WASHINGTON — Mortgage rates declined this week, pushing the benchmark 30-year home loan back down below the 3% mark. Signs continued of the economy’s recovery from the pandemic recession.
Mortgage buyer Freddie Mac reported Thursday that the average for the 30-year rate fell to 2.95% from 3% last week. At this time last year, the average long-term rate was 3.15%.
The rate for a 15-year loan, popular among those seeking to refinance, eased to 2.27% from 2.29% last week.
With historically low mortgage rates prevailing, the U.S. housing market has grown so overheated as demand outpaces supply that prices keep hitting record highs — and roughly half of all houses are now selling above their list price. Two years ago, before the pandemic struck, just a quarter of homes were selling above the sellers’ asking price, according to data from the real estate brokerage Redfin.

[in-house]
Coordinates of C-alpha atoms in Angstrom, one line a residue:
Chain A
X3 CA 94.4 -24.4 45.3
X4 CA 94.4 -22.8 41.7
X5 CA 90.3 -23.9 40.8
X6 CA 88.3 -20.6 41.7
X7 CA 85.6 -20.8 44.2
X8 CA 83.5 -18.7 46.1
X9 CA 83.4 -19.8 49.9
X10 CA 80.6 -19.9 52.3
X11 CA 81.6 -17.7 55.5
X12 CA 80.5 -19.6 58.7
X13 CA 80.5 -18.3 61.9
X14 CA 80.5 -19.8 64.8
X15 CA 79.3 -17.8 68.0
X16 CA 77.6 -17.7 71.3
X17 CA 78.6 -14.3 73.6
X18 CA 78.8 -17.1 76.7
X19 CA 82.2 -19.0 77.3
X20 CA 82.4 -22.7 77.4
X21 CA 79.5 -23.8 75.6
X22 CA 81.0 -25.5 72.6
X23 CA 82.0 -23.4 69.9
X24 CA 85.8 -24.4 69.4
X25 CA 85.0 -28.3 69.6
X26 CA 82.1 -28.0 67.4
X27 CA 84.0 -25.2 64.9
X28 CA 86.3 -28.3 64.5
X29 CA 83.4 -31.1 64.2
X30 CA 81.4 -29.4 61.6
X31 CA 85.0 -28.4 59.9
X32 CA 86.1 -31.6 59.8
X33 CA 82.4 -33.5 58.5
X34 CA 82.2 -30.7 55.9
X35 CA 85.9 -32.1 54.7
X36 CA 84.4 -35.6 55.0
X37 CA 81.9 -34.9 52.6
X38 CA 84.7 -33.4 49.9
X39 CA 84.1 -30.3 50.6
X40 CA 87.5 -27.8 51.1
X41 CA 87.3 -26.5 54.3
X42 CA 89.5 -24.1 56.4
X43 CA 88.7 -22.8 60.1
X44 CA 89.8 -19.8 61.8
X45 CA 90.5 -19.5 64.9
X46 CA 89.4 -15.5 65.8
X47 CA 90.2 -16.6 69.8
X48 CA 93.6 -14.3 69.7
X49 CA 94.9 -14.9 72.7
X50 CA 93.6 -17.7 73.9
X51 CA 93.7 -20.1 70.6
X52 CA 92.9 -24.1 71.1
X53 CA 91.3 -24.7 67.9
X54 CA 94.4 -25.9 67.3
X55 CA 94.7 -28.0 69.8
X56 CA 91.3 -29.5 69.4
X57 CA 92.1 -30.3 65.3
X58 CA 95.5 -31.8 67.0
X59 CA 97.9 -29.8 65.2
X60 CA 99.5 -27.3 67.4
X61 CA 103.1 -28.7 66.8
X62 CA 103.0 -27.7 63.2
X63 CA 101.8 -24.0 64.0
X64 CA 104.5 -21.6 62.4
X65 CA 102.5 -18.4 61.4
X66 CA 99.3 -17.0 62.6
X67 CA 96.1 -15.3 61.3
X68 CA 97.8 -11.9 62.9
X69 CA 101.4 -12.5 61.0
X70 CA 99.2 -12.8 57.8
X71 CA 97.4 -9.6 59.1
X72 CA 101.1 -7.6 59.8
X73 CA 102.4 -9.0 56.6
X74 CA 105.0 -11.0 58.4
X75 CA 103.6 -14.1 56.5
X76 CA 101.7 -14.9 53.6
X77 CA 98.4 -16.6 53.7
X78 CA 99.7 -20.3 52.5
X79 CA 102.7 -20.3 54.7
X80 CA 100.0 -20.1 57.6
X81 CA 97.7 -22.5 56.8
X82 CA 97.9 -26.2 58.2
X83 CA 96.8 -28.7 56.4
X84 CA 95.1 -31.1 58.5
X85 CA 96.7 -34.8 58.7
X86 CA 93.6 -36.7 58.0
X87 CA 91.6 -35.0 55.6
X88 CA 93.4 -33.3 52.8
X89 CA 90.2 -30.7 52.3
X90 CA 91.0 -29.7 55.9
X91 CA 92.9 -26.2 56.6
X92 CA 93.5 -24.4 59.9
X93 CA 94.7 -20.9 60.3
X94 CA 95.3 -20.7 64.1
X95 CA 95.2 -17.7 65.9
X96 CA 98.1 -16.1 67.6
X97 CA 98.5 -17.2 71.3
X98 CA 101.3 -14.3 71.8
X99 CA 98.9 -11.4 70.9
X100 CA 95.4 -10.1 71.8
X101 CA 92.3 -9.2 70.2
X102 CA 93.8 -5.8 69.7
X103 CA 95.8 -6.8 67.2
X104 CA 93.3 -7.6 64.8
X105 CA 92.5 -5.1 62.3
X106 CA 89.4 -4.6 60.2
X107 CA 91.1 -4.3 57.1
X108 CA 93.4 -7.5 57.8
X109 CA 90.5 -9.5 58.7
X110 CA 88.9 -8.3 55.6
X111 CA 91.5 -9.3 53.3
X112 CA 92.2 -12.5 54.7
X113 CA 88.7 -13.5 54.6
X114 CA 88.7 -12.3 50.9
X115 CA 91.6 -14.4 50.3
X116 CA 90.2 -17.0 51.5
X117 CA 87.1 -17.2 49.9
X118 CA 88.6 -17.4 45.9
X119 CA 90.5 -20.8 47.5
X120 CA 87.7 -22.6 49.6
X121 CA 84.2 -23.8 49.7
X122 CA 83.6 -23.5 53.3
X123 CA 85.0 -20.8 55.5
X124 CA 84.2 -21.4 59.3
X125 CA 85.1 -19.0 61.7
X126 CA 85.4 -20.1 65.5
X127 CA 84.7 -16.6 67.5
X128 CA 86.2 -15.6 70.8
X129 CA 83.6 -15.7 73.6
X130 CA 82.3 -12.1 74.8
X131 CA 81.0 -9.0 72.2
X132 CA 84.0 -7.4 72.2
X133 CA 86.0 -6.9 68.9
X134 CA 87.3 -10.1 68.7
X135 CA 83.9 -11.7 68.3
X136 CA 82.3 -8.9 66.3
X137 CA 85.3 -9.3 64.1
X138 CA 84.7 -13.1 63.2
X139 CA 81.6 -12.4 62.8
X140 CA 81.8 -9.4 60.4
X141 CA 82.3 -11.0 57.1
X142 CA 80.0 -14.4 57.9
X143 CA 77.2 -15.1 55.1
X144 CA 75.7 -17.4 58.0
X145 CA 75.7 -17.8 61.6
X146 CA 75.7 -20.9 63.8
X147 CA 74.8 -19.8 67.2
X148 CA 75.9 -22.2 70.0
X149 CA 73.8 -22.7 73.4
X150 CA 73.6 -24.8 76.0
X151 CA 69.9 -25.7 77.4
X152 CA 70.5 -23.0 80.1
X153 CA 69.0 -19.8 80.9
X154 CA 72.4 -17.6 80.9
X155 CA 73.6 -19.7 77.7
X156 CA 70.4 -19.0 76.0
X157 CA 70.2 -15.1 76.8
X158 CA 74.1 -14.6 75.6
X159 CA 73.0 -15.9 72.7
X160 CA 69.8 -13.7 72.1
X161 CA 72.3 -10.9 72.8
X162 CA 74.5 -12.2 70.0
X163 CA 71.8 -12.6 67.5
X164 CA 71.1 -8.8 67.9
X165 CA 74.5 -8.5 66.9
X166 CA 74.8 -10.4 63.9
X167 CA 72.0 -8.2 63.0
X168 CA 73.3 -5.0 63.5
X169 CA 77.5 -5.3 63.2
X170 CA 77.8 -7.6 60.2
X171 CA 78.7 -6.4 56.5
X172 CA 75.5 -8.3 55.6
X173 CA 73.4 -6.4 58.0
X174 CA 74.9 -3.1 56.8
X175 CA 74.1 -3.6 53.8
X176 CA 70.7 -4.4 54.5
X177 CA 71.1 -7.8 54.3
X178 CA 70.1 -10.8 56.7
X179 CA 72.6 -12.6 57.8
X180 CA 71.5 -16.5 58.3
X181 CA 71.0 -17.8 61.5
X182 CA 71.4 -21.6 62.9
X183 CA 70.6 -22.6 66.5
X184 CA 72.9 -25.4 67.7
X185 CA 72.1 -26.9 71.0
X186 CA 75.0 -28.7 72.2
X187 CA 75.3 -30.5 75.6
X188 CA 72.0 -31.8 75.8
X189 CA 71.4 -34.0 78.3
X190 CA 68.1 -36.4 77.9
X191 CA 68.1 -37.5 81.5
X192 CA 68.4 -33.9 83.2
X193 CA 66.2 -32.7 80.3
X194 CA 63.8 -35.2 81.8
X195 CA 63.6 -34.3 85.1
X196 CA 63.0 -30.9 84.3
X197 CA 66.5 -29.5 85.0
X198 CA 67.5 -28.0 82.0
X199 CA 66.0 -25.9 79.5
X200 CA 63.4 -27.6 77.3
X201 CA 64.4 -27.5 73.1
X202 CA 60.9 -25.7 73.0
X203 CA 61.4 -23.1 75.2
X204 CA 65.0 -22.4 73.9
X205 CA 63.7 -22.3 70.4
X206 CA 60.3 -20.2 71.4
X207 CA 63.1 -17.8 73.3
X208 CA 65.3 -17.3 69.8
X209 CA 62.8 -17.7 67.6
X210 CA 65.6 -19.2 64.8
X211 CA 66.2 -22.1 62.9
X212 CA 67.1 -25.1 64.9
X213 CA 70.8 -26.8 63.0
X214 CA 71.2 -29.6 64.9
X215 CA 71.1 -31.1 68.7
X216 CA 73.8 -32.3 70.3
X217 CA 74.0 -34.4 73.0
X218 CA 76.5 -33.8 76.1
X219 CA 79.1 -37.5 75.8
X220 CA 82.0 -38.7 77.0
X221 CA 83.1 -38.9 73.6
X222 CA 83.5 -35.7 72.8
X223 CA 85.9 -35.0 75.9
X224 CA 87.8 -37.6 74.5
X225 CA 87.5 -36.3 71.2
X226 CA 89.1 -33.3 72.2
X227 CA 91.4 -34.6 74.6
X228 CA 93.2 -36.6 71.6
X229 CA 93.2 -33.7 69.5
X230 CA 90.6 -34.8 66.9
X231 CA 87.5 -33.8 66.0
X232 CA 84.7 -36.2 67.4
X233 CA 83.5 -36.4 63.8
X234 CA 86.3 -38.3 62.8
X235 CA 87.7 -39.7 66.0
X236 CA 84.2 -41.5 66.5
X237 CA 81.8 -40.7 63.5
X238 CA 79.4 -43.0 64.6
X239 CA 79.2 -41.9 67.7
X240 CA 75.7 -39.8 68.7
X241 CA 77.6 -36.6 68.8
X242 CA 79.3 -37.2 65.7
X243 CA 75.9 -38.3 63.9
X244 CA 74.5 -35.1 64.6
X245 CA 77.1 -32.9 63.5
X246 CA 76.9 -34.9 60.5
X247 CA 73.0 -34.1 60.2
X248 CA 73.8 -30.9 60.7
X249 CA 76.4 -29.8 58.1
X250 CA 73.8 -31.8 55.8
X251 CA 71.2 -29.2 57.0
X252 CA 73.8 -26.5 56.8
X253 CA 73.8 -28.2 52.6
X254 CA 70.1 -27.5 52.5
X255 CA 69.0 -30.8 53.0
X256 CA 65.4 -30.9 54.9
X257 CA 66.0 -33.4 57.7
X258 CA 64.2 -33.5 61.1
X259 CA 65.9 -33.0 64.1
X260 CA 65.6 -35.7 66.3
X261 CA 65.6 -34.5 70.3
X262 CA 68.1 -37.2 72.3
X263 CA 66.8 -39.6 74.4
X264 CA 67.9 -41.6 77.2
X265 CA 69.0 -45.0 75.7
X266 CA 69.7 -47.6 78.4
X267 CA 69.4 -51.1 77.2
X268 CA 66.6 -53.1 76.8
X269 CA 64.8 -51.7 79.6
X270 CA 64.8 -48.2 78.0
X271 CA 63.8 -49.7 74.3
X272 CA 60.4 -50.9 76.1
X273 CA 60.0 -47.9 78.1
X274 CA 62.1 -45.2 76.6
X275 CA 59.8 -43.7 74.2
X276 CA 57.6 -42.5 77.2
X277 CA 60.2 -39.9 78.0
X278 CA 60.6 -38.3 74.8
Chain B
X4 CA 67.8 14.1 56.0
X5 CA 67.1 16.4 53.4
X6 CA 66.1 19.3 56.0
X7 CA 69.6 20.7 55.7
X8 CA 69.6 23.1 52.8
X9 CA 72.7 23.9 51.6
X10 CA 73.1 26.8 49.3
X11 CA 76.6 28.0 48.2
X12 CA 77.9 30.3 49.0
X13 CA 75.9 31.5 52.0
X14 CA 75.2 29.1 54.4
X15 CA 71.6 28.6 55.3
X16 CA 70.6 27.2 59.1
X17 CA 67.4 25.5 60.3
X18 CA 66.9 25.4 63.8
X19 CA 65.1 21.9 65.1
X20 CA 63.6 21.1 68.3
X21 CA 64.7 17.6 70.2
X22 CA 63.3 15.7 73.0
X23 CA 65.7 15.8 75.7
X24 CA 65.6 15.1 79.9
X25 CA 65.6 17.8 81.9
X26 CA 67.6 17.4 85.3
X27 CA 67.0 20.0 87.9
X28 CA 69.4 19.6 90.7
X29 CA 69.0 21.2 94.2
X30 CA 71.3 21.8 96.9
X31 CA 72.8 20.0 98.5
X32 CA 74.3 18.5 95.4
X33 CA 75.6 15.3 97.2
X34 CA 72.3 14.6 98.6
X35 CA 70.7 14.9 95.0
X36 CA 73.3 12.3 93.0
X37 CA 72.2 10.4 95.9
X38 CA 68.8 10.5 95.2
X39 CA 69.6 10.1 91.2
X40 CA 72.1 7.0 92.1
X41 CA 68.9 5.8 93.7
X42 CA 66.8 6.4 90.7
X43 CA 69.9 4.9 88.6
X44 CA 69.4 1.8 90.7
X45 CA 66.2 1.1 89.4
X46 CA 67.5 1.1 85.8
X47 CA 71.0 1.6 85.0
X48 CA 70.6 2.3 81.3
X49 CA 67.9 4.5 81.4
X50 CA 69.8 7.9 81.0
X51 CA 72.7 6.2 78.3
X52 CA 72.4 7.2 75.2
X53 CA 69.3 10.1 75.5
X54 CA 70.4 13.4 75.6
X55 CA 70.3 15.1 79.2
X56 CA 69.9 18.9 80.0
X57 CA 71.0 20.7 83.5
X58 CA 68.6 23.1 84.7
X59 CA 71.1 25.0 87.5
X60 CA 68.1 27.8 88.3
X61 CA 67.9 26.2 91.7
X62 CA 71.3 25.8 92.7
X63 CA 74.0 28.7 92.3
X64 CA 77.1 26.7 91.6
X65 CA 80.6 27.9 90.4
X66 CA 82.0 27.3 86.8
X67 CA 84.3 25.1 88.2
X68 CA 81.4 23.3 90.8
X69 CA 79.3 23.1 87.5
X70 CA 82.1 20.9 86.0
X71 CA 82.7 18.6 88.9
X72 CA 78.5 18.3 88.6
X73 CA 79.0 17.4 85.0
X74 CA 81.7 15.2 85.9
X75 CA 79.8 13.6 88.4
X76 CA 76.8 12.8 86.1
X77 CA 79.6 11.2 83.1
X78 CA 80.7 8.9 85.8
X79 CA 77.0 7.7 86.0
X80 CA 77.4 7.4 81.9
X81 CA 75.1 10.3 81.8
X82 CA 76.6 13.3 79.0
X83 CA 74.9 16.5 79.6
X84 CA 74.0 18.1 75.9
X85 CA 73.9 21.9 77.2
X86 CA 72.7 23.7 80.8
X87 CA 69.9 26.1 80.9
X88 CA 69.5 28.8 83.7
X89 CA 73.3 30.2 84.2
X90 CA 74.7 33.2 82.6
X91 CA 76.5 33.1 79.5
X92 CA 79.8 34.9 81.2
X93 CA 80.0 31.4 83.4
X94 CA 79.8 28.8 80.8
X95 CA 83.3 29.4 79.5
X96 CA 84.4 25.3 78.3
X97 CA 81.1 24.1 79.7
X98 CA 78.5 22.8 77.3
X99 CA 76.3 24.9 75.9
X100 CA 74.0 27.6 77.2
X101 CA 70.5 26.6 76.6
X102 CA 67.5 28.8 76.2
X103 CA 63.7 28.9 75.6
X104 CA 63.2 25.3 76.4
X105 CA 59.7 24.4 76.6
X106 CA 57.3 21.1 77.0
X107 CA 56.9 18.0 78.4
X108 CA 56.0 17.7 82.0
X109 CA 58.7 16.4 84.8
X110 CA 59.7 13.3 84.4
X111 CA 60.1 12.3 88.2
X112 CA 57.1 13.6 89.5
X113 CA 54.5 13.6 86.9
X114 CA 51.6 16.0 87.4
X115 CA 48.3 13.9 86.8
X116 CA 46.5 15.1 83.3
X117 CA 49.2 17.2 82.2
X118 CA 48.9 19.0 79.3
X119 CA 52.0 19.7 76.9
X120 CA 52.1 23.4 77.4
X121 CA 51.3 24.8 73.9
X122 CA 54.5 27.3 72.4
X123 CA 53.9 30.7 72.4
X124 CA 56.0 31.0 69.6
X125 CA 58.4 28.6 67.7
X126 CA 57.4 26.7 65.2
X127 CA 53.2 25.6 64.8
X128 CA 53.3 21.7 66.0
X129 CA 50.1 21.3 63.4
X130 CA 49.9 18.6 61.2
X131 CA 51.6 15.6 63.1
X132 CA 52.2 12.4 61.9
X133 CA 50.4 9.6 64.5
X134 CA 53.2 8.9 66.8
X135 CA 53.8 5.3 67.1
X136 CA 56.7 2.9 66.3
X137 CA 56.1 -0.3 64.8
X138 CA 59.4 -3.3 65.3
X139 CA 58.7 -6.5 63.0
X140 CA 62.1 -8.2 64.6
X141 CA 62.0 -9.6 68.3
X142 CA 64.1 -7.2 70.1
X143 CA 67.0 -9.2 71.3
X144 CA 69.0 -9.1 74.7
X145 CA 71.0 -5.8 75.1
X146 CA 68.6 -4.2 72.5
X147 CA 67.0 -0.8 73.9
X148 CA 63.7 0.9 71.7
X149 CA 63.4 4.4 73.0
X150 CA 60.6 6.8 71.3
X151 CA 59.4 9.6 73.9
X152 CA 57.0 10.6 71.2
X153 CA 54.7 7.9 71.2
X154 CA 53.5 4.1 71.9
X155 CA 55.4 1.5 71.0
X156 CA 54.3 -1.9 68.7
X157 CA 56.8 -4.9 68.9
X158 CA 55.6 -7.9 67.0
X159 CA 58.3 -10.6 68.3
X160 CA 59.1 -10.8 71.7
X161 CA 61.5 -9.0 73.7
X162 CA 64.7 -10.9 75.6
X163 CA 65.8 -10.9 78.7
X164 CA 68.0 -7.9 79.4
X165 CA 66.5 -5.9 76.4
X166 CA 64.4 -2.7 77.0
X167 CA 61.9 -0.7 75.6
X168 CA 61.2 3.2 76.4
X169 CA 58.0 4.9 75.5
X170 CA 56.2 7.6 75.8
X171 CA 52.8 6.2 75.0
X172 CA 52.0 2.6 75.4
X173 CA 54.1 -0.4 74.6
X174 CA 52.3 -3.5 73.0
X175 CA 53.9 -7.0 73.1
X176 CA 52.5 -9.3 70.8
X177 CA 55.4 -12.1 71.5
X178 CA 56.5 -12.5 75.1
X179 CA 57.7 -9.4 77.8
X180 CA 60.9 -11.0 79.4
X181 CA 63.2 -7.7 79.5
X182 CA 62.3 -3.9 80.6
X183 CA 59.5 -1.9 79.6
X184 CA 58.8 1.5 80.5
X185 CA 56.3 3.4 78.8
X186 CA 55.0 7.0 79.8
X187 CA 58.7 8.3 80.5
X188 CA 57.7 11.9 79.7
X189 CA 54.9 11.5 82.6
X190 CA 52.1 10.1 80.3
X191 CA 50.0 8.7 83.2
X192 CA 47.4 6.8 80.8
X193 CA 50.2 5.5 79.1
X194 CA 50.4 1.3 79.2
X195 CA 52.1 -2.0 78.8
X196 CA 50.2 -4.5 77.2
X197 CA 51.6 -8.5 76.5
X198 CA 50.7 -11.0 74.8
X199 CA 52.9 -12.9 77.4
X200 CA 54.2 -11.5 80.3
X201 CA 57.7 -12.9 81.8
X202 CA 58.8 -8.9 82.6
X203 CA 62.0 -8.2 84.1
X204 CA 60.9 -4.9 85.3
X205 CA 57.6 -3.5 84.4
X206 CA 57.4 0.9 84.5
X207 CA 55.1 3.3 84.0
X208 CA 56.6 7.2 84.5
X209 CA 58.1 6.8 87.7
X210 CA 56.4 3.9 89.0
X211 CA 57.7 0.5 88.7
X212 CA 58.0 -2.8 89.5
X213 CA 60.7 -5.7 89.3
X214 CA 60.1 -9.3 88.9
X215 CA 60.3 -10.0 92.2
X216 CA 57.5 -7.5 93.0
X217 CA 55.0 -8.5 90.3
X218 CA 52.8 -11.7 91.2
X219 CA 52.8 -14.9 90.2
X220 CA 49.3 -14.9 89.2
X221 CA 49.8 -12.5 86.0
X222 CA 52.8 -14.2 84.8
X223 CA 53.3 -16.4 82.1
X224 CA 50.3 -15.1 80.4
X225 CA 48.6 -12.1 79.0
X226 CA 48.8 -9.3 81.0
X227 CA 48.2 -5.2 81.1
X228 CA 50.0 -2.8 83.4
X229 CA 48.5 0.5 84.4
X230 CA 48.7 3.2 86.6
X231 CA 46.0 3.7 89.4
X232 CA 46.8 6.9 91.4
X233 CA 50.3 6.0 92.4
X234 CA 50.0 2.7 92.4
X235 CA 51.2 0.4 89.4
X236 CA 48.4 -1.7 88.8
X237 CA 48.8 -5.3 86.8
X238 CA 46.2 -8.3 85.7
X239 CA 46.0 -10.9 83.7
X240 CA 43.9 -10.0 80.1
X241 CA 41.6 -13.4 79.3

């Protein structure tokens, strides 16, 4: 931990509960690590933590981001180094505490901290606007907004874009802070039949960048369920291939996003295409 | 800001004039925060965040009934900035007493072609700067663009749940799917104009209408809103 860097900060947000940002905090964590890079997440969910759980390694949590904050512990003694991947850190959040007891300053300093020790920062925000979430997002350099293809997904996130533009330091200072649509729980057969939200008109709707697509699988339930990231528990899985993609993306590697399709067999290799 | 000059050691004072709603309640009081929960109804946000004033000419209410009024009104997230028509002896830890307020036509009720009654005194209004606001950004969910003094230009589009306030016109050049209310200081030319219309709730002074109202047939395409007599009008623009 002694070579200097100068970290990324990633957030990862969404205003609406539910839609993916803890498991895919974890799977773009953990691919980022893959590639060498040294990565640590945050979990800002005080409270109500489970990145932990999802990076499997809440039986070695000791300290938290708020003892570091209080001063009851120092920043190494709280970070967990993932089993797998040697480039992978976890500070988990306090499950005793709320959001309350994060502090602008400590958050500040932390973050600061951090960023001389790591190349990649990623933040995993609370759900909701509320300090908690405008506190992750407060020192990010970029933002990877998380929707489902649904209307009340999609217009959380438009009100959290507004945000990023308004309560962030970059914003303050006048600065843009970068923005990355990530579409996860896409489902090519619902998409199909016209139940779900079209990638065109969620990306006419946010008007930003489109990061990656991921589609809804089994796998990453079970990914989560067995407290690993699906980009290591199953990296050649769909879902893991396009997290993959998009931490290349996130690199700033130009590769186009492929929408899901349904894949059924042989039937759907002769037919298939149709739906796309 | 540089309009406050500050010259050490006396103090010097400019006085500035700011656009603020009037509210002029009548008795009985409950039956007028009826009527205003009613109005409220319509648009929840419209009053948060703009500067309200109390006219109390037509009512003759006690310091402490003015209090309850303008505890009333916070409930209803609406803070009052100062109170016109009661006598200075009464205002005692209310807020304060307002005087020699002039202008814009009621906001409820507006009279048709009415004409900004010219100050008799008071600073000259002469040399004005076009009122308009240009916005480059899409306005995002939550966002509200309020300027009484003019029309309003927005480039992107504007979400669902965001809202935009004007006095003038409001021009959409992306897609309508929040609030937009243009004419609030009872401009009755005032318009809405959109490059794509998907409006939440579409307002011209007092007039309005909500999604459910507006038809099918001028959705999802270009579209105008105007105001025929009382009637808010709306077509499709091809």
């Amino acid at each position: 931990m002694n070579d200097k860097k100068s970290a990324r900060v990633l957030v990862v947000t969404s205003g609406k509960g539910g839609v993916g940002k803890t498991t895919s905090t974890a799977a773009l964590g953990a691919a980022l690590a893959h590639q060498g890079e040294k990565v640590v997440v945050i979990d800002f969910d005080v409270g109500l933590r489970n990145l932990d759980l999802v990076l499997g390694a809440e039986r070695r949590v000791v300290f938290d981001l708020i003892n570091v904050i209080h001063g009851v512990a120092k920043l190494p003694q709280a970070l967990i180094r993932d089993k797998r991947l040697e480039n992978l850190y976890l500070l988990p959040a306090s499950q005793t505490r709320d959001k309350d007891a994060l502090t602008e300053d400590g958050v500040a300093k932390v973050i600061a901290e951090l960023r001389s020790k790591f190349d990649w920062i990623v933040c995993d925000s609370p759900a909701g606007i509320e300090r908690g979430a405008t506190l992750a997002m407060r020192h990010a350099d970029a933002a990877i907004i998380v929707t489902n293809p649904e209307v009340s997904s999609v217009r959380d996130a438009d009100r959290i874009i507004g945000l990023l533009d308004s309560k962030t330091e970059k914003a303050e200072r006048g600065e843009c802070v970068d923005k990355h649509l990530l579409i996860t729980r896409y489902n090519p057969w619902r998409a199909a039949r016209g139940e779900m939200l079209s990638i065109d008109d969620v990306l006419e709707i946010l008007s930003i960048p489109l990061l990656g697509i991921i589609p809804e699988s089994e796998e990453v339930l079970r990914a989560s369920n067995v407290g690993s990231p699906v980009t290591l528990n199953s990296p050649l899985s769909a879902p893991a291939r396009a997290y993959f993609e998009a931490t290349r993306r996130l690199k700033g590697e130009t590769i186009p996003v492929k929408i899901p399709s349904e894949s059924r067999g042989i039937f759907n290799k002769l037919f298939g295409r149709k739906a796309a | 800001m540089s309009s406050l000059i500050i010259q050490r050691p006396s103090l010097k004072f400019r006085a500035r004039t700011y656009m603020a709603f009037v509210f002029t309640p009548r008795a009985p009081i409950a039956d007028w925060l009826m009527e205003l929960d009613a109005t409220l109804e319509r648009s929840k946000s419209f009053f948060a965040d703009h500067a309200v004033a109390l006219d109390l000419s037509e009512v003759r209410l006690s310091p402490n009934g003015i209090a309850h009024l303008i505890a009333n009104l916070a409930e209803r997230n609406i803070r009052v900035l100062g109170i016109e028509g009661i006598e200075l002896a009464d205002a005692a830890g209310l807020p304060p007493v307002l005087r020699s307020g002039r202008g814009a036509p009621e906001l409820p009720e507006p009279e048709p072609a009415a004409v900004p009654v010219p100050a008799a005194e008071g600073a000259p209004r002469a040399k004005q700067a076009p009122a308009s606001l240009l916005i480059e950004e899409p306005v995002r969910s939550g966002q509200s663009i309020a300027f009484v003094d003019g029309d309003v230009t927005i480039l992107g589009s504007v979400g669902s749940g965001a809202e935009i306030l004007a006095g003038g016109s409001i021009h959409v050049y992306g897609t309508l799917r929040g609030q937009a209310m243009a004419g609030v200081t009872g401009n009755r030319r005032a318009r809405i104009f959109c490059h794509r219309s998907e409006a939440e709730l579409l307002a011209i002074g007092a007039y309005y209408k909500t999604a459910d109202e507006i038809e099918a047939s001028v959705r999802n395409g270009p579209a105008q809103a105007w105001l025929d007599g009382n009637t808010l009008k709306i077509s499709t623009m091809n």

New data out this week further illuminated the red-hot nature of the housing market: Prices rose in March at the fastest pace in more than seven years. The S&P CoreLogic Case-Shiller 20-city home price index jumped 13.3% that month compared with a year earlier — the biggest such gain since December 2013. That price surge followed a 12% year-over-year jump in February.
The pandemic has encouraged more people to seek out the additional space provided by a single-family home. Yet at the same time, COVID-19 discouraged many homeowners from selling and opening up their homes to would-be buyers, thereby shrinking the number of homes for sale.
In the latest positive economic news, the government reported Thursday that the number of Americans seeking unemployment benefits dropped last week to 406,000, a new pandemic low and further evidence that the job market is strengthening as the coronavirus wanes and the economy reopens more widely.